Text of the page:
All over the globe, heat records are falling

Japan is experiencing oppressive heat waves that have erupted in June, with millions of people suffering from the extreme heat.

NewsEditor
NewsEditor
02 July 2022 Saturday 08:21
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All over the globe, heat records are falling

Japan is experiencing oppressive heat waves that have erupted in June, with millions of people suffering from the extreme heat.

Each continent of the Northern Hemisphere set heat records within the past 30 days. This is worrying considering that the hottest months of summer for North America, Europe, and Asia are still to come. This is yet another sign of the growing effects of climate change across the globe.

On Monday, temperatures in Tokyo reached nearly 95 degrees Fahrenheit. This led to warnings from the Japanese government about possible power shortages. The temperatures in Isezaki, north of Tokyo, reached 104.4 degrees, the highest temperature ever recorded in Japan for June.

Parts of central and northern China were hit by temperatures exceeding 104 degrees last week. This put a strain on the country's electricity supply. The demand for air conditioning soared across many provinces including Shandong and Henan.

The Arctic Circle was subject to unusually warm conditions. Norilsk, Russia's capital city, recorded a temperature reading of 89.6 degrees June 23, breaking the previous record for the city’s hottest June day and setting the record for the hottest June day.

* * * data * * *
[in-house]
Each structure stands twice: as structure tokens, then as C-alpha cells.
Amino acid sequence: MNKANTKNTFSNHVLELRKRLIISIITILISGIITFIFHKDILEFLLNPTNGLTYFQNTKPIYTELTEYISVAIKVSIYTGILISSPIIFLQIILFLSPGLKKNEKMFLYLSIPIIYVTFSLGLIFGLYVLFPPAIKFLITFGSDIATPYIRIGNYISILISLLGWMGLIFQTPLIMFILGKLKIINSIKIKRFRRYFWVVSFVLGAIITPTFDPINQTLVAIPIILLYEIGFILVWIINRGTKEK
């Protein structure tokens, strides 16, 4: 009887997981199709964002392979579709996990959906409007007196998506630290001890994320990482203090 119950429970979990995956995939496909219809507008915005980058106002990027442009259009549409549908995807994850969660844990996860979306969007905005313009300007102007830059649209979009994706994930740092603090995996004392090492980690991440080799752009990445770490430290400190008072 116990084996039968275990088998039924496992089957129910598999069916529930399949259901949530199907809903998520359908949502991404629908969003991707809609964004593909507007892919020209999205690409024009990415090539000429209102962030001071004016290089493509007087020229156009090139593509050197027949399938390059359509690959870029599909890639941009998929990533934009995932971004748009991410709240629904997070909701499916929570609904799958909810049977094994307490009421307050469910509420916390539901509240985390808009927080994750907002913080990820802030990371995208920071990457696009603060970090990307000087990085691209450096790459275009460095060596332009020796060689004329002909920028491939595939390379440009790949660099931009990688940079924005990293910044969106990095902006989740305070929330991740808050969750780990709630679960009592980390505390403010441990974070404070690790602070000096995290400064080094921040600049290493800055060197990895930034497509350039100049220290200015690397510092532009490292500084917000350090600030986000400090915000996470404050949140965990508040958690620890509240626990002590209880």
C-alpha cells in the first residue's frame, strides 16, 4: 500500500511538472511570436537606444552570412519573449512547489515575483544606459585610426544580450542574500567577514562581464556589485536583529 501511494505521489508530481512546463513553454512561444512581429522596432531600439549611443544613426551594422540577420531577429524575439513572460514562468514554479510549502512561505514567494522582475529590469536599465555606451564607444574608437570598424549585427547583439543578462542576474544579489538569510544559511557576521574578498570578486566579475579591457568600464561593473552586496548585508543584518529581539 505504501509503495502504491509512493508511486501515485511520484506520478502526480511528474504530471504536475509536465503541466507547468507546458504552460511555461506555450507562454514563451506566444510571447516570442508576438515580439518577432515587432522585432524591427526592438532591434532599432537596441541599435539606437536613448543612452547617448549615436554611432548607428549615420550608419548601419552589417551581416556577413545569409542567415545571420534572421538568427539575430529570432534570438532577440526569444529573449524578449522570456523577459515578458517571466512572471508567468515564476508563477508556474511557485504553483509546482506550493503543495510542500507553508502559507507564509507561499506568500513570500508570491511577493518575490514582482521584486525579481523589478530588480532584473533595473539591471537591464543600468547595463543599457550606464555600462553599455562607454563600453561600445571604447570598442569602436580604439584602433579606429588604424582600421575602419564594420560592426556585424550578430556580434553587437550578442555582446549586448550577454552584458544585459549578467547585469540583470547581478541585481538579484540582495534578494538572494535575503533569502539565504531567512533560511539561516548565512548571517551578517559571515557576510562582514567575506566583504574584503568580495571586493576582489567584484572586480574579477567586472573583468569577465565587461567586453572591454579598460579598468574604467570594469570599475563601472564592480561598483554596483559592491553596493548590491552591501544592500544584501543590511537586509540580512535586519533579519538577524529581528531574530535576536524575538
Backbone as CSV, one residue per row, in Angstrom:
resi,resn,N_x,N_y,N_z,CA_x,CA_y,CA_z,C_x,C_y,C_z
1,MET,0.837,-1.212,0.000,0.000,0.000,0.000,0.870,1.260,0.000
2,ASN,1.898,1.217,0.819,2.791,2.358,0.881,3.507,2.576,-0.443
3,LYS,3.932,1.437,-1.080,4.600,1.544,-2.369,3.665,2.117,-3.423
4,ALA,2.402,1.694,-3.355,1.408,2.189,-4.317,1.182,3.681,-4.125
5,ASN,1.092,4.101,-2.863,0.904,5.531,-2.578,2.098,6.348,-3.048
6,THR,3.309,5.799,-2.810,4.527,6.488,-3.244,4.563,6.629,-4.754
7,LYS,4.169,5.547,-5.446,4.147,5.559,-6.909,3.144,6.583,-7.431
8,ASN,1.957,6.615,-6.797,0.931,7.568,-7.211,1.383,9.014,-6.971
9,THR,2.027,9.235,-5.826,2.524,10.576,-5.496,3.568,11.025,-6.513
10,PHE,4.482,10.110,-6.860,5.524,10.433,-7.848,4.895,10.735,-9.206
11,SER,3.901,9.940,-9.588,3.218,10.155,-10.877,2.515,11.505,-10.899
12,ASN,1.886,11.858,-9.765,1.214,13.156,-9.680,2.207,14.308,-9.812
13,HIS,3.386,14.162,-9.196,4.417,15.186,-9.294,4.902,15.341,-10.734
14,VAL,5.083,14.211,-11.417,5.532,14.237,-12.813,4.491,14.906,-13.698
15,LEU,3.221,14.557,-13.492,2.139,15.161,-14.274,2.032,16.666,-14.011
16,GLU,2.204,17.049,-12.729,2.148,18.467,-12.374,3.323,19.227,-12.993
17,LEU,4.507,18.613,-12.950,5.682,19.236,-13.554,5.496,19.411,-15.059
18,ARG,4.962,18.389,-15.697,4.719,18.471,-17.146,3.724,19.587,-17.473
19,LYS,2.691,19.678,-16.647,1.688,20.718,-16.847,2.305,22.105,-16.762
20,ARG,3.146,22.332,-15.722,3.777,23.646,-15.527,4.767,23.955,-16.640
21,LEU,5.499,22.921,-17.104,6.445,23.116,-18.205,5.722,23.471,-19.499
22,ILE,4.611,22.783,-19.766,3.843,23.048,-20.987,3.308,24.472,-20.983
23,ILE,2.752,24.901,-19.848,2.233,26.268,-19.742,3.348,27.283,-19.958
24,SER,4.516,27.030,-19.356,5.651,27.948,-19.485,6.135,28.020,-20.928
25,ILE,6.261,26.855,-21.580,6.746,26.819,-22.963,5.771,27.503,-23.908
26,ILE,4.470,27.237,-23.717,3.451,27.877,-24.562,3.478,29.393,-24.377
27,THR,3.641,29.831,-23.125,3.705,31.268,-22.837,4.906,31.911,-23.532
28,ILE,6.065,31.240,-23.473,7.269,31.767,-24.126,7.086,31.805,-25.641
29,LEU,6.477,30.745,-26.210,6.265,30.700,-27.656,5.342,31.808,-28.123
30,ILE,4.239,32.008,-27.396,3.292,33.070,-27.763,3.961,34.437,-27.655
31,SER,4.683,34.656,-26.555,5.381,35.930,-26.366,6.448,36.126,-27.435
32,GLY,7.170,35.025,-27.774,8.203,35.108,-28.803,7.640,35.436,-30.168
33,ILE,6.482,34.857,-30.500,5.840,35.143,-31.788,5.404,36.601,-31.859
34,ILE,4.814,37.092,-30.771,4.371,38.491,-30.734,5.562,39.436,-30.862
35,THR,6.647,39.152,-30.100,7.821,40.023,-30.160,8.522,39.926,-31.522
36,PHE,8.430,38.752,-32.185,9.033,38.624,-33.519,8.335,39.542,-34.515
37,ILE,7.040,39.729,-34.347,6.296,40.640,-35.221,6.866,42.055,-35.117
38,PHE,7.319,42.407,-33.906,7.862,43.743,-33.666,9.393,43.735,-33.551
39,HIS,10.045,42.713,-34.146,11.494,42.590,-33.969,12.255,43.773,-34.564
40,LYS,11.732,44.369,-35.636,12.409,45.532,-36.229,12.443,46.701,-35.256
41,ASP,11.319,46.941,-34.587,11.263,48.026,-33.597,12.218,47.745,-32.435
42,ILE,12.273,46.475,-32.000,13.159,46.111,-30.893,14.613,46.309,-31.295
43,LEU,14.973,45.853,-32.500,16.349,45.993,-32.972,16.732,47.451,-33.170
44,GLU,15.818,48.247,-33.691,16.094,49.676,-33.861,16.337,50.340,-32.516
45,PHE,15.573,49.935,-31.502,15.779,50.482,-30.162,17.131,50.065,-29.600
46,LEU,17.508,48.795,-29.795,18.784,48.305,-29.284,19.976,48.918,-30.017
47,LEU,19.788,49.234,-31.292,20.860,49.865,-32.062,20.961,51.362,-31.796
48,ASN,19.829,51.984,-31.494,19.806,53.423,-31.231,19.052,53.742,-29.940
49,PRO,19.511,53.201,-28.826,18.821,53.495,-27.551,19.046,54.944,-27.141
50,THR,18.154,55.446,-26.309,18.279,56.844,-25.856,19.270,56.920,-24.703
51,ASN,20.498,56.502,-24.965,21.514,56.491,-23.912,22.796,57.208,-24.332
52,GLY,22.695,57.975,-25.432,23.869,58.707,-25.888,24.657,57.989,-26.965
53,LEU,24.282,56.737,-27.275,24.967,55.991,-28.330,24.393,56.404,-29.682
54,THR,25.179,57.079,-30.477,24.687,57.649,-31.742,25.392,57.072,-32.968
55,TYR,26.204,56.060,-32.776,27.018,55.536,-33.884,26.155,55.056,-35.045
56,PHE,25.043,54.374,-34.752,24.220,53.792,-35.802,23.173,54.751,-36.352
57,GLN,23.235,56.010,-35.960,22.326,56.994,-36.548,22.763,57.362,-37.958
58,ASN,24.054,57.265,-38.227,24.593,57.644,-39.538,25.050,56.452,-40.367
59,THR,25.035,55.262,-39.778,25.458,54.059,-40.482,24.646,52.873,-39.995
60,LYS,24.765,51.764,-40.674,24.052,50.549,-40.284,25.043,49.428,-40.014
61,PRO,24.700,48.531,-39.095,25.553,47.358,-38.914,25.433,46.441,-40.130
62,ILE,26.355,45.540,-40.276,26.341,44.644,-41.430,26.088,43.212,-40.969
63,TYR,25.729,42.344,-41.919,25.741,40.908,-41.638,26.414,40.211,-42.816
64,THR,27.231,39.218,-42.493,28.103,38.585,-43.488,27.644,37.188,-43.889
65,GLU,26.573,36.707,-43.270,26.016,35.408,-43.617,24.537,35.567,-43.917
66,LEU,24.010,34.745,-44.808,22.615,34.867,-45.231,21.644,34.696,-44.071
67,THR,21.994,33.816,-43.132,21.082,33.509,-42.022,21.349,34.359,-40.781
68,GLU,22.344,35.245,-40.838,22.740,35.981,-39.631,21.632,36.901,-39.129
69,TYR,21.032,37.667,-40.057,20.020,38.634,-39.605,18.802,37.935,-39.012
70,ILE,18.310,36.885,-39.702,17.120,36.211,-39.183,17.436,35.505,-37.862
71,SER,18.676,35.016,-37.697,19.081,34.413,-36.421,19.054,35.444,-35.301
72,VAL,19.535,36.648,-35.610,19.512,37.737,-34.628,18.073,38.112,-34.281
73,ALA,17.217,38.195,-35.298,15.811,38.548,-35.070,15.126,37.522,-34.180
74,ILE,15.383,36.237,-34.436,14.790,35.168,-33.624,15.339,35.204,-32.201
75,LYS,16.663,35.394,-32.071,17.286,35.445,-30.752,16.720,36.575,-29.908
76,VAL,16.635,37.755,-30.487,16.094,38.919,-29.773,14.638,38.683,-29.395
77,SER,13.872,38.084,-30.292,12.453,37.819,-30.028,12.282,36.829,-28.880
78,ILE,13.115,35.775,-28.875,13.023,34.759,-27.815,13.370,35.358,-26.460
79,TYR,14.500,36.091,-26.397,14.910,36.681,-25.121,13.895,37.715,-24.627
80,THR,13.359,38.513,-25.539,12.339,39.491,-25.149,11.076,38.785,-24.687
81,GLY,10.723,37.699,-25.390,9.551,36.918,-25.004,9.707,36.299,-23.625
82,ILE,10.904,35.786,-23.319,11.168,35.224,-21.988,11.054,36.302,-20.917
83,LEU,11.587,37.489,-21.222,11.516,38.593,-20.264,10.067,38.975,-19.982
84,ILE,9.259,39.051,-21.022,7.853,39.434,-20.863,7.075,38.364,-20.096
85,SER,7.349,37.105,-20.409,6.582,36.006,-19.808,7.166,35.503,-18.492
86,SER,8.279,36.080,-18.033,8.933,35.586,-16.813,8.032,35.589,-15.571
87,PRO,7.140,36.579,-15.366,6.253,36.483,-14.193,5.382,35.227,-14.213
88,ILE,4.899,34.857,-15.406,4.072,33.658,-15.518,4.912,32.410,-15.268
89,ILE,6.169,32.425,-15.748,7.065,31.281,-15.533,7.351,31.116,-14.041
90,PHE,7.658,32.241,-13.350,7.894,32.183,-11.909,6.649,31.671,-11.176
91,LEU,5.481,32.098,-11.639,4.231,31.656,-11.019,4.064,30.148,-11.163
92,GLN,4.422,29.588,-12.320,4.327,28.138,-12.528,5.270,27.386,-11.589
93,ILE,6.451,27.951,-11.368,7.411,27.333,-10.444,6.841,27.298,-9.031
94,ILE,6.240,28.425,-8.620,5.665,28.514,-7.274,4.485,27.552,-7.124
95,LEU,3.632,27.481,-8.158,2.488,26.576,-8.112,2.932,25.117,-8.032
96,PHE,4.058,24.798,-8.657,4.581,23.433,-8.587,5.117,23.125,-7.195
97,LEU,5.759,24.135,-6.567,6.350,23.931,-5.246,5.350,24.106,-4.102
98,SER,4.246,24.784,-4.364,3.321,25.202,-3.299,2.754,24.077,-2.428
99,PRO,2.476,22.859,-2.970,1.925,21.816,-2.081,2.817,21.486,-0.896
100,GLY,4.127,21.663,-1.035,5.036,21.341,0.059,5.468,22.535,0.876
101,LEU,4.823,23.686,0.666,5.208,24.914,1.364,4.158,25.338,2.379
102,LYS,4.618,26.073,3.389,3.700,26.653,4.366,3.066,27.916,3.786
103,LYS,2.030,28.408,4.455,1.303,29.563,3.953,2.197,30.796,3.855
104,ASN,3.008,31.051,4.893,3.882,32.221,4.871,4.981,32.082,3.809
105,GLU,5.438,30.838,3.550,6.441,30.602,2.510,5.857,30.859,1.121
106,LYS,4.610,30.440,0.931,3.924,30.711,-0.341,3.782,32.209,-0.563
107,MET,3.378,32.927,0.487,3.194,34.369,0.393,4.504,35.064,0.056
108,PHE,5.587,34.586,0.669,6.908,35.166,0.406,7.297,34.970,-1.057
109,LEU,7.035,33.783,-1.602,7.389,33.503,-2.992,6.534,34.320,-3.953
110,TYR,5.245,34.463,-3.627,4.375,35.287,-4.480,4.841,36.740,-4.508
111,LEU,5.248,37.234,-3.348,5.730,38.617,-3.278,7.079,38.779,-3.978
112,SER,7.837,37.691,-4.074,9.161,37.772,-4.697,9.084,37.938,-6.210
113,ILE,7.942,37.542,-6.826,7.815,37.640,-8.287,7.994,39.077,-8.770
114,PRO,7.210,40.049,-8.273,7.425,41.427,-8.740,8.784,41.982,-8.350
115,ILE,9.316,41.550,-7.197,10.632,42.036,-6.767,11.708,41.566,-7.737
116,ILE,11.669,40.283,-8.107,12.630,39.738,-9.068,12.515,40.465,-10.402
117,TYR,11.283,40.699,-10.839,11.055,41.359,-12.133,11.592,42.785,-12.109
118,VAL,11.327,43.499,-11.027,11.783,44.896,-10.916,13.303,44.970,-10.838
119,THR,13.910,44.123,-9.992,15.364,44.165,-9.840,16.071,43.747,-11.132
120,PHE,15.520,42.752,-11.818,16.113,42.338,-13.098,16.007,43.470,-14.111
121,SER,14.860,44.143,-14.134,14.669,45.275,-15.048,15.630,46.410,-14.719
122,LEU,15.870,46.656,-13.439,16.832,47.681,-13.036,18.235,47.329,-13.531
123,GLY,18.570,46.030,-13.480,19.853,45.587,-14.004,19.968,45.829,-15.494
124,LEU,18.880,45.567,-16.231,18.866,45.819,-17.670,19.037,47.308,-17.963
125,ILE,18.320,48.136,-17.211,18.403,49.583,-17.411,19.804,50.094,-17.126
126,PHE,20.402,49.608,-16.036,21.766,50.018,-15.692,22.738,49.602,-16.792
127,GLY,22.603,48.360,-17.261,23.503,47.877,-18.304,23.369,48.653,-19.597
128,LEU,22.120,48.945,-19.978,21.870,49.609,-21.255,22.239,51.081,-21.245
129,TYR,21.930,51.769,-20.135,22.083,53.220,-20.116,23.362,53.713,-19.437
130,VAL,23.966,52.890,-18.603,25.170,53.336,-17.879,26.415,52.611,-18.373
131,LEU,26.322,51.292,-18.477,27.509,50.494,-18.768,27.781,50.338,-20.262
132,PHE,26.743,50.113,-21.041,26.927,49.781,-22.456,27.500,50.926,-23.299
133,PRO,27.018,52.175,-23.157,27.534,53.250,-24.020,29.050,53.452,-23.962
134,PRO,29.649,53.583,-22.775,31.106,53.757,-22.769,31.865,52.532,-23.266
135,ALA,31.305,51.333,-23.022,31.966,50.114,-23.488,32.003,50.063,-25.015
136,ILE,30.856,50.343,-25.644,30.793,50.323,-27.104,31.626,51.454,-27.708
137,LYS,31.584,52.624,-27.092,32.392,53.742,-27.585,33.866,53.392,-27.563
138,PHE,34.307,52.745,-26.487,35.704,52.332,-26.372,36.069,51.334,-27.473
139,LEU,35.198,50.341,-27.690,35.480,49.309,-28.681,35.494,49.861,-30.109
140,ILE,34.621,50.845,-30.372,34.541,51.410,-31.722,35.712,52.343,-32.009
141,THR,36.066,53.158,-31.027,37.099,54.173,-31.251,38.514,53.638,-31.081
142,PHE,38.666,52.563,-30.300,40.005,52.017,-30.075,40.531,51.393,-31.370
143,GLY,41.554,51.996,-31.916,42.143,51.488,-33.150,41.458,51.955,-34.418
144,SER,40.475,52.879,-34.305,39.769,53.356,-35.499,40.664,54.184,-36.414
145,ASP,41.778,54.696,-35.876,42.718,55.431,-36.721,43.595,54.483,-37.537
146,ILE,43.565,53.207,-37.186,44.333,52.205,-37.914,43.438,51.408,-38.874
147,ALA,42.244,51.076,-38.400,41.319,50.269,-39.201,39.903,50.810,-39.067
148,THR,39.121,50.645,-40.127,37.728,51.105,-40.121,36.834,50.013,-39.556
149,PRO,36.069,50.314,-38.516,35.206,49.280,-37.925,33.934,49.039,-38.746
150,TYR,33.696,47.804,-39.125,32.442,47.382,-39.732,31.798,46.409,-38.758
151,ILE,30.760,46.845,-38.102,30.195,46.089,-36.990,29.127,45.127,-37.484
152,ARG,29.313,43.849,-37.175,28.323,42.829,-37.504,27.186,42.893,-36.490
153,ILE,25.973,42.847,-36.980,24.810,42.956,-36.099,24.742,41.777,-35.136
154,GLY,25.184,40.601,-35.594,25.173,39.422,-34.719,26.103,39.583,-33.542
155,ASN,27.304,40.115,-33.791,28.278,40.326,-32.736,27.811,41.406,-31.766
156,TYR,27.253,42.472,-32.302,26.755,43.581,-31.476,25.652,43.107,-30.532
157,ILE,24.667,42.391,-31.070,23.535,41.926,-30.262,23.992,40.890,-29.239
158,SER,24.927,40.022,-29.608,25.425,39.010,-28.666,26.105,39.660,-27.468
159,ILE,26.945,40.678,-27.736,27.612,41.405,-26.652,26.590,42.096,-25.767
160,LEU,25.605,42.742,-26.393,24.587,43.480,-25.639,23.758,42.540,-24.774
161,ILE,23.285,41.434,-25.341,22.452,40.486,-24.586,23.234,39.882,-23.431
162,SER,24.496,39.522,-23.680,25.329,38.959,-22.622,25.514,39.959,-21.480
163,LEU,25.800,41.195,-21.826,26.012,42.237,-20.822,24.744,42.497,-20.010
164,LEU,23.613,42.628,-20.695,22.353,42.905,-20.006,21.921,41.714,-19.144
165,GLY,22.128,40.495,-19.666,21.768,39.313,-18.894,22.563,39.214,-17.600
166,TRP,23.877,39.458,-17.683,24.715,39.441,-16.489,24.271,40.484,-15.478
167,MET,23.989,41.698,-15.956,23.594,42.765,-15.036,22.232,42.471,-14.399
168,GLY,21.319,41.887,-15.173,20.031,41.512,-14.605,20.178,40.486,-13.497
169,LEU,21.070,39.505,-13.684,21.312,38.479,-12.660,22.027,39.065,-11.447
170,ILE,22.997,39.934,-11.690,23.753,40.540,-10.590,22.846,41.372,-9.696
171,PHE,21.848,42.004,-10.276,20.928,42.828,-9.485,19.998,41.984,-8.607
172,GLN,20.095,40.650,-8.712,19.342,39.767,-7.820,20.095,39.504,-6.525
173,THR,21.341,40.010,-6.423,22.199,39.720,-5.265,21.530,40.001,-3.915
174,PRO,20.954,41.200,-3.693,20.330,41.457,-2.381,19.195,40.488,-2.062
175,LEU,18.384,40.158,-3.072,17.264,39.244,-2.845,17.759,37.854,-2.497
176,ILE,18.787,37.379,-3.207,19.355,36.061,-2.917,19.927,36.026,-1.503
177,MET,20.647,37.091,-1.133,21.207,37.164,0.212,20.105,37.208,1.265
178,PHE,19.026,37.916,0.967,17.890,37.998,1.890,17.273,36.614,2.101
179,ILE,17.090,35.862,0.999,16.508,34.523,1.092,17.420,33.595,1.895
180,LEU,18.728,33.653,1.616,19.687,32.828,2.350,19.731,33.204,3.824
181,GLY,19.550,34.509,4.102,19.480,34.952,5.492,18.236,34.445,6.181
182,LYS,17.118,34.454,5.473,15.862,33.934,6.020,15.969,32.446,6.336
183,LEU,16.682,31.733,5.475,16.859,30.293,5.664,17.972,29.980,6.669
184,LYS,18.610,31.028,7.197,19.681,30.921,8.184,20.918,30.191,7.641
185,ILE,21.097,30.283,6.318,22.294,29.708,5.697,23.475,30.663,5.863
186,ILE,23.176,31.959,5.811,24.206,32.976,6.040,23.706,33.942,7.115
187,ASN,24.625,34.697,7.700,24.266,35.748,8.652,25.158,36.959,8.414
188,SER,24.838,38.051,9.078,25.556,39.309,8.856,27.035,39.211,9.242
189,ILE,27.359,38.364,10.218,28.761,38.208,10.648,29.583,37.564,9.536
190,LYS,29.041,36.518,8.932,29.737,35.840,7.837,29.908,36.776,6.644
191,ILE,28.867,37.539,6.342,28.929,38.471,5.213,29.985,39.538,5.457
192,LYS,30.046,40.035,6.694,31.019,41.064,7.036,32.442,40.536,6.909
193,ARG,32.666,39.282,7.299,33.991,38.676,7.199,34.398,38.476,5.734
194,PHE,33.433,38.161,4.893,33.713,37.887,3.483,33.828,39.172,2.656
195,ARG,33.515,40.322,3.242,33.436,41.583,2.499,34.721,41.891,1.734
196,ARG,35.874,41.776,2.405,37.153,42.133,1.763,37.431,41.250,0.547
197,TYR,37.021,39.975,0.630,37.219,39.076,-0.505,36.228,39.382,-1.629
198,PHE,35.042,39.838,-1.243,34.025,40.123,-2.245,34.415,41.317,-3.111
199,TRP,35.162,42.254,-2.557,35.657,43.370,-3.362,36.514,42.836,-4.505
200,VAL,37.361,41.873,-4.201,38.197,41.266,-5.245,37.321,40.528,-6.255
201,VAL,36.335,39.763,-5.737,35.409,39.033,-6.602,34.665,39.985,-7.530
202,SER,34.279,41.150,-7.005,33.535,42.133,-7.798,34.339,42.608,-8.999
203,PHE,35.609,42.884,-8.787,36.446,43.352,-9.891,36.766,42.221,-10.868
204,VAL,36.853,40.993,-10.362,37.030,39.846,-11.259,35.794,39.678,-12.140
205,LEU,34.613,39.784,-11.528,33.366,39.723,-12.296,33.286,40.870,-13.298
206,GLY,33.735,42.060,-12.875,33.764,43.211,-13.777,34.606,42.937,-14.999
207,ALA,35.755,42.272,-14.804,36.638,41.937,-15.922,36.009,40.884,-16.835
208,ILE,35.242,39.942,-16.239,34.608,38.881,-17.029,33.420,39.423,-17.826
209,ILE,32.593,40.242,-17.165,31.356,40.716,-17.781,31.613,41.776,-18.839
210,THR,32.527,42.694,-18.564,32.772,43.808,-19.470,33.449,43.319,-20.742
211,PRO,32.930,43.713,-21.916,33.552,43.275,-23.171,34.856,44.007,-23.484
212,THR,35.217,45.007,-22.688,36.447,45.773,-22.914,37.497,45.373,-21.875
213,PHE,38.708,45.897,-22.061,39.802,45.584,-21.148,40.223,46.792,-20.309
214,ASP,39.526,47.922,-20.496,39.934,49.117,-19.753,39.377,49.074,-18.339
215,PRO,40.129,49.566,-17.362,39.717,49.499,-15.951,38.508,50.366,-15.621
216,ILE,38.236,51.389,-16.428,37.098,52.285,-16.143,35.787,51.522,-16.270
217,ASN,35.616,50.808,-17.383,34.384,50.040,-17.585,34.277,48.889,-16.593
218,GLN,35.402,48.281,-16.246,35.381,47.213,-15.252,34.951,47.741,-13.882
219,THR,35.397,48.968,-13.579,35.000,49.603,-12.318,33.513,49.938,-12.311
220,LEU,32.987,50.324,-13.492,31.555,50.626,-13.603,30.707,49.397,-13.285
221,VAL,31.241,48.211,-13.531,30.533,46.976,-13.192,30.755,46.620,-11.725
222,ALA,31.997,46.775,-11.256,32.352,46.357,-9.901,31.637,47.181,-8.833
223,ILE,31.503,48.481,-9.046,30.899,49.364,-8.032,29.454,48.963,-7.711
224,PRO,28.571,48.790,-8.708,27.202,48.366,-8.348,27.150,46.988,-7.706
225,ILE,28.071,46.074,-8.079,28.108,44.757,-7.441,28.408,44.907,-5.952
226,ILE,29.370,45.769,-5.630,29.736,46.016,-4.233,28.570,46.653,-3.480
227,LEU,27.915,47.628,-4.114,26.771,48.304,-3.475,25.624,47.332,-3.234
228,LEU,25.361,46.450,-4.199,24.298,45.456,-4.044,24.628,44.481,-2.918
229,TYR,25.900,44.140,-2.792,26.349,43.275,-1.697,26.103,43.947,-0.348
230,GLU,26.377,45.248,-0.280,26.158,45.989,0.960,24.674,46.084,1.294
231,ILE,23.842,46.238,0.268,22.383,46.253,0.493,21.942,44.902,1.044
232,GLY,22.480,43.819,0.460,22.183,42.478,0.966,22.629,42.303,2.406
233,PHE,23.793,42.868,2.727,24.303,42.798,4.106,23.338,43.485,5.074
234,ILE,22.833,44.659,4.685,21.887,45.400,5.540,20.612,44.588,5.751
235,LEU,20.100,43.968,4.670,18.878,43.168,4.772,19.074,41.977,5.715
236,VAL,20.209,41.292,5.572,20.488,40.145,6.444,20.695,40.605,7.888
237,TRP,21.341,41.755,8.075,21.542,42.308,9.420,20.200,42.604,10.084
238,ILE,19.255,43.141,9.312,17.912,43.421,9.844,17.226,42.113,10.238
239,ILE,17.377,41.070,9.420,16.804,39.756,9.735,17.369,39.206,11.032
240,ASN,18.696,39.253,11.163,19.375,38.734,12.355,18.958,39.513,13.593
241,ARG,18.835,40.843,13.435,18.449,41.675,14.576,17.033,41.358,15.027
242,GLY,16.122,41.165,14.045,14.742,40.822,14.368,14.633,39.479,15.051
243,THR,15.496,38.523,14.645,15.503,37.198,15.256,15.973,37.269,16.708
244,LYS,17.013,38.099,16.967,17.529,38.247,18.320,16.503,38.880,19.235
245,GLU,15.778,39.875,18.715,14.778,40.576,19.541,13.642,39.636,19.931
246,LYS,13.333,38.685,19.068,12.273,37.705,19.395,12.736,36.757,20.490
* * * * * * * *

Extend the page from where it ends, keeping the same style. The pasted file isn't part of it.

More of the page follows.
Climate change is expected to increase the frequency and intensity of heat waves. Although heat waves are common in summer, climate change has been causing heat waves to become more frequent and intense. This is because heat-trapping greenhouse gas emissions are increasing the temperature. Heat waves are more likely to happen, and they are getting more severe.

According to a study published in Environmental Research: Climate on Tuesday, it was found that climate change is directly responsible for increasing heat extremes. This has led to tens of thousands of heat related deaths. According to the scientists, extreme heat waves have become "substantially more likely" or "only possible at all" due to climate change.

A heat dome covered a large area of the United States earlier this month. It caused triple-digit temperatures in parts of the South and the Midwest. According to the National Weather Service, more than 13 million Americans were placed under heat advisories and warnings for several days. Record-breaking temperatures and high humidity caused record breaking temperatures in Illinois, Texas and Arizona.

Europe was also experiencing its heat wave. Spain, Germany and the Czech Republic recorded temperatures exceeding 100 degrees. In France, more than a dozen new all time heat records were established in June. The World Meteorological Organization stated that parts of France and Spain were experiencing temperatures 10 degrees higher than the average for this time of year.

Claire Nullis, spokesperson for the World Meteorological Organization (Geneva), stated that extreme heat was being caused by climate change. These events will continue without significant reductions in greenhouse gas emissions, she said.

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